Where the Taliban get their weapons from – exposed

Kabul: CNN's Clarissa Ward details Taliban confrontation

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While the success of the Taliban may have stunned many parts of the world, the Taliban’s extensive funding network has given them billions of dollars to fight back against western forces. The militia group did not only grab political power in the takeover – the Taliban now has an array of modern military equipment gathered from the western-backed Afghanistan security forces.

Who provides the Taliban’s weapons?

The Taliban have accumulated an enormous amount of firepower from collapsed Afghan security forces, funded and supplied for by the US.

The US spent billions on arming, training and supporting Afghan forces for the past 20 years but in two short weeks the Taliban have become the ultimate beneficiary of the investments.

Robert Crews, an expert on Afghanistan at Stanford University, told the Washington Post: “One of the first moves the Taliban has made in moving into new territory is to go to a government headquarters, arrest or kill those figures, open the prisons, and then go to the government bases and seize the weapons.”

The US has also previously accused Russia of providing arms to the Taliban.

In a BBC interview in 2018, General John Nicholson claimed weapons were being smuggled into Afghanistan from neighbouring Tajikistan and accused Russia of being behind the deadly arms trade.

He said: “We’ve had weapons brought to this headquarters and given to us by Afghan leaders and they said, this was given by the Russians to the Taliban.”

The Taliban has also stripped ordinary citizens of guns and other arms, saying they should now “feel safe”.

A spokesman for the militant group said: “We understand people kept weapons for personal safety. We are not here to harm innocent civilians”.

How is the Taliban funded?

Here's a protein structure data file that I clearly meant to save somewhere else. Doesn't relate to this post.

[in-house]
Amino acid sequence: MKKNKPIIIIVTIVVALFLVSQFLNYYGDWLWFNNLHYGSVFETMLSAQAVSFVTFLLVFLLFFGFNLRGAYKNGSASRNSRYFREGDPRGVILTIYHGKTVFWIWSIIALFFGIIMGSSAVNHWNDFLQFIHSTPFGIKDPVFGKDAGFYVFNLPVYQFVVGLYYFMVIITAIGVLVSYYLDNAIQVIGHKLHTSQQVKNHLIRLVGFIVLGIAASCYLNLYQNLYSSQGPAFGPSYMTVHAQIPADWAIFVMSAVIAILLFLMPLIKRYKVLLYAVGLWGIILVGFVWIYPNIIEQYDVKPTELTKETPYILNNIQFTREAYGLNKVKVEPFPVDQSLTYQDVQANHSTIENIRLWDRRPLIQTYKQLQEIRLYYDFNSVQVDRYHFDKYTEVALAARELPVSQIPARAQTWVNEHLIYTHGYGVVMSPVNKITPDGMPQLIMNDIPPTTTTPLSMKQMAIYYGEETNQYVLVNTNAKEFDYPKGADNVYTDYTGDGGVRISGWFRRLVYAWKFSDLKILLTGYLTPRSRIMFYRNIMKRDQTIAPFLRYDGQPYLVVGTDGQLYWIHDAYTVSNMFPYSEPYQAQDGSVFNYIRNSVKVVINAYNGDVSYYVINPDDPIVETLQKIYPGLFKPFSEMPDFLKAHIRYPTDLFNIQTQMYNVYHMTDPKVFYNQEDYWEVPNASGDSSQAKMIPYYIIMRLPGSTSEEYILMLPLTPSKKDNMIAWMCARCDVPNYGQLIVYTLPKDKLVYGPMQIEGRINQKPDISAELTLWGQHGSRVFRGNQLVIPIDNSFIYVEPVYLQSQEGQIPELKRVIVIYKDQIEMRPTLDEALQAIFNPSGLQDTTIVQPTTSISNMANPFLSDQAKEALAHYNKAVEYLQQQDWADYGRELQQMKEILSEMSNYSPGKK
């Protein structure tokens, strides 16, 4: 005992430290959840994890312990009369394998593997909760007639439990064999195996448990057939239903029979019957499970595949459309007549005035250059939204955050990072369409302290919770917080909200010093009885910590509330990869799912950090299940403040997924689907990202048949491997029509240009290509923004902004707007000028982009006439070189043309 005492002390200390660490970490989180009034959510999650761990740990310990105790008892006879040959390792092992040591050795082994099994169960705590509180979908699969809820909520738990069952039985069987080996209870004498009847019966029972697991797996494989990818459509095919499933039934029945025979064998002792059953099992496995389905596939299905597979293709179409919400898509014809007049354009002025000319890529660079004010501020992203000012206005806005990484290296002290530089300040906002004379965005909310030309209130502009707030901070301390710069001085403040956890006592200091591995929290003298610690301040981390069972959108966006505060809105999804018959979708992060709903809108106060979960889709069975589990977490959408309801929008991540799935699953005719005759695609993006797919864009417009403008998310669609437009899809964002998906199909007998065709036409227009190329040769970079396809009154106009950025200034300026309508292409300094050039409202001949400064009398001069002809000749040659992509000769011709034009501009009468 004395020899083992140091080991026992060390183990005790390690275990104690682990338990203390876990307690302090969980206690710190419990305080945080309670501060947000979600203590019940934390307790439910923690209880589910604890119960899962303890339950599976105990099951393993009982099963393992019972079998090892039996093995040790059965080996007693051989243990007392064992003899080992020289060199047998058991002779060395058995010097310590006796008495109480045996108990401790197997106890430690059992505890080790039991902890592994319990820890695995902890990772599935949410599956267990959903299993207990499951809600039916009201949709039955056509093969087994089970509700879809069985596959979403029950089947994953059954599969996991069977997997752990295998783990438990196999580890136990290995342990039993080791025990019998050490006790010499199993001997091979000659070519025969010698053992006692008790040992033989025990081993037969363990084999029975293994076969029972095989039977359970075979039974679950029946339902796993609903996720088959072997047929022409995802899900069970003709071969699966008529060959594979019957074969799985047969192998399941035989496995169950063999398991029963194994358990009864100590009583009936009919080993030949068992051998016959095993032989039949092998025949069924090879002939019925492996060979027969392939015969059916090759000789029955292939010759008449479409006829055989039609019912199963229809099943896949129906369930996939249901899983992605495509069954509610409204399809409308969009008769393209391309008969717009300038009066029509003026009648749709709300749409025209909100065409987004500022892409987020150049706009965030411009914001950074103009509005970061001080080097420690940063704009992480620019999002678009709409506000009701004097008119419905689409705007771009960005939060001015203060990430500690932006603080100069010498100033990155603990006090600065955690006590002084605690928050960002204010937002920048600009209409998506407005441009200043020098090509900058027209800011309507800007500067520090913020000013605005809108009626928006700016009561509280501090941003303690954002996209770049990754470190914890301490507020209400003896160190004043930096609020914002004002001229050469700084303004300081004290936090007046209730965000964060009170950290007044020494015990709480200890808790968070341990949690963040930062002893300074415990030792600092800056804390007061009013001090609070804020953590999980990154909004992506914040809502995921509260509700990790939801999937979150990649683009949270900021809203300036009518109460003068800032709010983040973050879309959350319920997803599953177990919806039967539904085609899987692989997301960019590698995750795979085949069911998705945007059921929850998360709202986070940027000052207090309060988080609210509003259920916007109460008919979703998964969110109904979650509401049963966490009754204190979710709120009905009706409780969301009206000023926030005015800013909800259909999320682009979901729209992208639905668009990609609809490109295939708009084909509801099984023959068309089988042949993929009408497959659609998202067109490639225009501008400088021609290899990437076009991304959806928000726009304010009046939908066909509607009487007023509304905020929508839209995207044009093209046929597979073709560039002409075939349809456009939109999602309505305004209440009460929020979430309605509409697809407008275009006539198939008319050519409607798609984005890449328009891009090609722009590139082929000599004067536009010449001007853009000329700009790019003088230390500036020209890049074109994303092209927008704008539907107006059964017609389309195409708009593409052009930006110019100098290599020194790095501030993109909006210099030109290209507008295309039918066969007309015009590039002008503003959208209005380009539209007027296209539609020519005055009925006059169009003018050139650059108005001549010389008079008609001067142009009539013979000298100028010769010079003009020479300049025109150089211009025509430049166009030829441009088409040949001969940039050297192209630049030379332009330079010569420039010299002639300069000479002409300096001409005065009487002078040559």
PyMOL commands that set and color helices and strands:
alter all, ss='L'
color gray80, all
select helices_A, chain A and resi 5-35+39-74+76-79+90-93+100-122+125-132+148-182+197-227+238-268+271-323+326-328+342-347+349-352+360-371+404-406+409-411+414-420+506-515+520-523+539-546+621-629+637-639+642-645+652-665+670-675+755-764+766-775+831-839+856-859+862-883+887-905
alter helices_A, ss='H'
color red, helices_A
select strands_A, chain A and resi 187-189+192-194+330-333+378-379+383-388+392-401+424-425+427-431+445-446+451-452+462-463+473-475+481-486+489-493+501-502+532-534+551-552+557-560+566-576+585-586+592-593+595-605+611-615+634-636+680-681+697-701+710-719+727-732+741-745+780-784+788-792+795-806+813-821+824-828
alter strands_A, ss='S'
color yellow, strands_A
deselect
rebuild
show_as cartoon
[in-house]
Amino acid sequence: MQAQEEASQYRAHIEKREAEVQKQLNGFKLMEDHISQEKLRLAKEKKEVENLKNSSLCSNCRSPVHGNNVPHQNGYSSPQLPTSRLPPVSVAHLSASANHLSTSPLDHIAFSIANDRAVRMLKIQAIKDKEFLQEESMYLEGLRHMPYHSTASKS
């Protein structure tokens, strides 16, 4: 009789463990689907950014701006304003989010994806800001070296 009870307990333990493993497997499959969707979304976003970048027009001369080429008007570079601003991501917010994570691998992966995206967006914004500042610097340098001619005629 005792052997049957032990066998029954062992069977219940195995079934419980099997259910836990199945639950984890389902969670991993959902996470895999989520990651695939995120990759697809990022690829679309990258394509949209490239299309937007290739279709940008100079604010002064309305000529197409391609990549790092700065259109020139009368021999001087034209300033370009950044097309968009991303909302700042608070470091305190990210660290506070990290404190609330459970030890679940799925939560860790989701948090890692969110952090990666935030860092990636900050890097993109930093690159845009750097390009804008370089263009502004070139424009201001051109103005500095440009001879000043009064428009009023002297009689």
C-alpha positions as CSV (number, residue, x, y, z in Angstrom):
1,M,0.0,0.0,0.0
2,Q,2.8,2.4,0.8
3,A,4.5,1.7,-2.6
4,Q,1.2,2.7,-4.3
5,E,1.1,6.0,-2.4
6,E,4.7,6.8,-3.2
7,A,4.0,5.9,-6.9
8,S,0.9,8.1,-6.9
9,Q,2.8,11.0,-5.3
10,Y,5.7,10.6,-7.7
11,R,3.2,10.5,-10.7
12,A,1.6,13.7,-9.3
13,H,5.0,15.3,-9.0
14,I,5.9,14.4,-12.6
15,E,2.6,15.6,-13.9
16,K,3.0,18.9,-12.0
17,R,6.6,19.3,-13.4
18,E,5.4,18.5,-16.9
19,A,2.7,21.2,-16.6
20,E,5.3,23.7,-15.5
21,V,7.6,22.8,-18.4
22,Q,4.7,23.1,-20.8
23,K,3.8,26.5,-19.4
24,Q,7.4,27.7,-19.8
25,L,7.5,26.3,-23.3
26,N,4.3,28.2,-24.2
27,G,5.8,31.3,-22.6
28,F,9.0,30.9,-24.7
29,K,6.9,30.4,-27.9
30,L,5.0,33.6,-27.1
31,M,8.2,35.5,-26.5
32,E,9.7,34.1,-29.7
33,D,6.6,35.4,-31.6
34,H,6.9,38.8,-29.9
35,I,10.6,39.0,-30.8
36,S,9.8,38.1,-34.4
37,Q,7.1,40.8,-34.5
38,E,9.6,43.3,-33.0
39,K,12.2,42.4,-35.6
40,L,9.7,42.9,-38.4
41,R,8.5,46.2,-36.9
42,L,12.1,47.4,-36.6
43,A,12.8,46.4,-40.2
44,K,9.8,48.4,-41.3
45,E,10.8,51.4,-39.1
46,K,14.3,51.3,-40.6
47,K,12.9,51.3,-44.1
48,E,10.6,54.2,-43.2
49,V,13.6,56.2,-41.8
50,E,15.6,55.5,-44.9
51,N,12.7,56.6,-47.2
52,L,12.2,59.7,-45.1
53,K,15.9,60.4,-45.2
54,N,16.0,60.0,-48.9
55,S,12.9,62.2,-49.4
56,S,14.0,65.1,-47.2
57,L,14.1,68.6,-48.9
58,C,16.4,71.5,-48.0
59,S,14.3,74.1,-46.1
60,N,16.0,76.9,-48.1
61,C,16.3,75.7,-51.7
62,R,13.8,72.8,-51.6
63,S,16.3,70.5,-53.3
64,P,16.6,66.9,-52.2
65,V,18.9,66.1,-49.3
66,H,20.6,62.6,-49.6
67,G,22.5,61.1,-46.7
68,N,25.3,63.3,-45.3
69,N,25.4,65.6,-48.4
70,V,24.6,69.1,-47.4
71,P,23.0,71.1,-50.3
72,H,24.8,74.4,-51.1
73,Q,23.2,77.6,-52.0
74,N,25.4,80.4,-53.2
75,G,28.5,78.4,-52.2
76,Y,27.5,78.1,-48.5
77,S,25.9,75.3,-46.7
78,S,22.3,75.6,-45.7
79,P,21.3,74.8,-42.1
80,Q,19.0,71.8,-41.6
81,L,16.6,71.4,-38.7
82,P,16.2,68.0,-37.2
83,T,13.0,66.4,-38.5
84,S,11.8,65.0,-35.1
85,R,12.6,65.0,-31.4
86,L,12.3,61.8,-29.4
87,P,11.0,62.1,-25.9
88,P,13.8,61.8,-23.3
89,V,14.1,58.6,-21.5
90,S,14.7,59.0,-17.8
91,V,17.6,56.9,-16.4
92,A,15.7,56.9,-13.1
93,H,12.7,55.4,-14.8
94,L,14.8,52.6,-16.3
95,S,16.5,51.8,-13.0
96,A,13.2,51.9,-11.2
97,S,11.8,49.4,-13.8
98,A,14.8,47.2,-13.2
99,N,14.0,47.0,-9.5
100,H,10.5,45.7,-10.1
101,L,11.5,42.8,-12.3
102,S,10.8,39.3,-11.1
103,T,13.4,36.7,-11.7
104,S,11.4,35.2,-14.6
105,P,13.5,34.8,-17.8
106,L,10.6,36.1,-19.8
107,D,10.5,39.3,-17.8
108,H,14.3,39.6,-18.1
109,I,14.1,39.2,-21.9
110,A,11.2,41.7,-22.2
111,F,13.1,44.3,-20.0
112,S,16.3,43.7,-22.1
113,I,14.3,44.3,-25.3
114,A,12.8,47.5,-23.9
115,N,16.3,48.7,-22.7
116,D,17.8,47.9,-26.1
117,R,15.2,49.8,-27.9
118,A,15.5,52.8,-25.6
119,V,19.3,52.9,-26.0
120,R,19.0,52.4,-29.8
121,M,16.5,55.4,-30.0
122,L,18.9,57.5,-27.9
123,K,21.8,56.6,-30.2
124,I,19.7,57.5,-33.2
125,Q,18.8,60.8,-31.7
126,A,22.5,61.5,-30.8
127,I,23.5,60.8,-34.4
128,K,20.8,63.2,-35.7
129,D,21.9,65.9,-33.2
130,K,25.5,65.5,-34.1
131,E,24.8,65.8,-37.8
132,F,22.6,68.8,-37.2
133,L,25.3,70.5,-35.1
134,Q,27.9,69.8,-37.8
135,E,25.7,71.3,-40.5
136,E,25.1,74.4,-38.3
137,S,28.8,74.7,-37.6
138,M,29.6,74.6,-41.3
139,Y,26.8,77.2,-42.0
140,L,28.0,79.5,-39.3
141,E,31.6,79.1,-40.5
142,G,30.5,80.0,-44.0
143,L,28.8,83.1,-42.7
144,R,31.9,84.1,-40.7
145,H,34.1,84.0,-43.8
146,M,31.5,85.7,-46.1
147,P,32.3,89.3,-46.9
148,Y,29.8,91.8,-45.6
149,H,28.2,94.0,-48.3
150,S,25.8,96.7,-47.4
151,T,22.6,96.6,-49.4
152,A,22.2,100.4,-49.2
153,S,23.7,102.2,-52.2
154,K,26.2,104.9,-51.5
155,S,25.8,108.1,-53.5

According to a June 2021 report by the UN-based on member-state intelligence, most of the Taliban’s money is sourced from criminal activity such as opium production, drug trafficking, extortion and kidnapping for ransom. 

The Taliban’s income sources were revealed by Mullah Yaqoob, son of the late Taliban spiritual leader Mullah Mohammad Omar, in a confidential report commissioned by Nato.

At the end of the 2020 financial year, the Taliban made $600 million (£438 million) from the opium trade.

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Hanif Sufizada, finance expert at the University of Nebraska Omaha, said Afghanistan accounted for approximately 84 percent of global opium production from 2015 to 2020, with much of the profits going to the Taliban.

He said: “Afghanistan is one of the world’s major producers of raw opium and because the West decided right about 2005 that they would start clamping down around the drug trade … it drew the opium trade into arms of the Taliban.

“Both were under fire from NATO and the United States, so it was natural to go into alliance with the Taliban protecting the opium trade profits from Western and Afghanistan governments.”

Mining iron ore, marble, copper, gold, zinc and other metals and rare-earth minerals in the plentiful mountains of Afghanistan earns the Taliban an estimated $460 million (£336 million), according to NATO.

According to experts, the Taliban is likely to end up with even more spending money if it goes into a partnership with China for these minerals and metals.

Dr Charles Miller, senior lecturer in international relations at the Australian National University, predicts the Taliban’s income will be bolstered by a partnership.

He said: “The Chinese have been making overtures to the Taliban for some time now.

“I think the Chinese are looking to start doing business with the Taliban and one of the reasons is Afghanistan has quite a lot of natural resources, especially lithium which is used in batteries and iron ore,” he told news.com.au.

“Although the reserves are not as big compared to what Australia has got, if China and the Taliban are friendly with one another the Chinese have a source that is closer and more reliable than Australia, so I think the Taliban may very well end up having more money.

“It wouldn’t be surprising as they invited a Taliban representative to Beijing a month or two ago.”

Dr Miller noted that any partnership with China would not be immediate, as the Taliban would need to build its own infrastructure to mine minerals, as well as investing in transportation to get goods back to China.

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